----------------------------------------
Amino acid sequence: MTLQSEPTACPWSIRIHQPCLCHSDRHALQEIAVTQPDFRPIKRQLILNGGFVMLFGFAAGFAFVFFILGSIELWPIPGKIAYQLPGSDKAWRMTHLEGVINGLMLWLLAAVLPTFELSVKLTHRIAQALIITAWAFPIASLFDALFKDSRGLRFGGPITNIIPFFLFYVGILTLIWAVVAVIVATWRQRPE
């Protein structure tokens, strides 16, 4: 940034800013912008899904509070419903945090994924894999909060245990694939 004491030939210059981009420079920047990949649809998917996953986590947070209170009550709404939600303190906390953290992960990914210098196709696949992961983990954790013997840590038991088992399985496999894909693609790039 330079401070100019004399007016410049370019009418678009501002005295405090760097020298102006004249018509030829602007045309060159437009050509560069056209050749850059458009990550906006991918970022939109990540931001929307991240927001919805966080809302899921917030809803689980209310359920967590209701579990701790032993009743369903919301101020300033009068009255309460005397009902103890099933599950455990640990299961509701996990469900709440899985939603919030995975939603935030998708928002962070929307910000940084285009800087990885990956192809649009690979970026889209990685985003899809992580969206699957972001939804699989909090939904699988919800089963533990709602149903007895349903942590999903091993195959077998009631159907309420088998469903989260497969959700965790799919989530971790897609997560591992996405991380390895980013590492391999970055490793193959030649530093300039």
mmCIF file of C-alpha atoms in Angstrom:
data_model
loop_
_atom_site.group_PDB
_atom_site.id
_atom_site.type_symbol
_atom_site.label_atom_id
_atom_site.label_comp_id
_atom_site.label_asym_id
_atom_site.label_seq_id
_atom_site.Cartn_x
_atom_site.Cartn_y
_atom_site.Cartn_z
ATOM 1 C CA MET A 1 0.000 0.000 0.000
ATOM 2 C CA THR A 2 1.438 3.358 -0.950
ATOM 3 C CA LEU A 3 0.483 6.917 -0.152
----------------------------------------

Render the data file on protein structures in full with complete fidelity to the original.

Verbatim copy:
Amino acid sequence: MTLQSEPTACPWSIRIHQPCLCHSDRHALQEIAVTQPDFRPIKRQLILNGGFVMLFGFAAGFAFVFFILGSIELWPIPGKIAYQLPGSDKAWRMTHLEGVINGLMLWLLAAVLPTFELSVKLTHRIAQALIITAWAFPIASLFDALFKDSRGLRFGGPITNIIPFFLFYVGILTLIWAVVAVIVATWRQRPE
């Protein structure tokens, strides 16, 4: 940034800013912008899904509070419903945090994924894999909060245990694939 004491030939210059981009420079920047990949649809998917996953986590947070209170009550709404939600303190906390953290992960990914210098196709696949992961983990954790013997840590038991088992399985496999894909693609790039 330079401070100019004399007016410049370019009418678009501002005295405090760097020298102006004249018509030829602007045309060159437009050509560069056209050749850059458009990550906006991918970022939109990540931001929307991240927001919805966080809302899921917030809803689980209310359920967590209701579990701790032993009743369903919301101020300033009068009255309460005397009902103890099933599950455990640990299961509701996990469900709440899985939603919030995975939603935030998708928002962070929307910000940084285009800087990885990956192809649009690979970026889209990685985003899809992580969206699957972001939804699989909090939904699988919800089963533990709602149903007895349903942590999903091993195959077998009631159907309420088998469903989260497969959700965790799919989530971790897609997560591992996405991380390895980013590492391999970055490793193959030649530093300039």
mmCIF file of C-alpha atoms in Angstrom:
data_model
loop_
_atom_site.group_PDB
_atom_site.id
_atom_site.type_symbol
_atom_site.label_atom_id
_atom_site.label_comp_id
_atom_site.label_asym_id
_atom_site.label_seq_id
_atom_site.Cartn_x
_atom_site.Cartn_y
_atom_site.Cartn_z
ATOM 1 C CA MET A 1 0.000 0.000 0.000
ATOM 2 C CA THR A 2 1.438 3.358 -0.950
ATOM 3 C CA LEU A 3 0.483 6.917 -0.152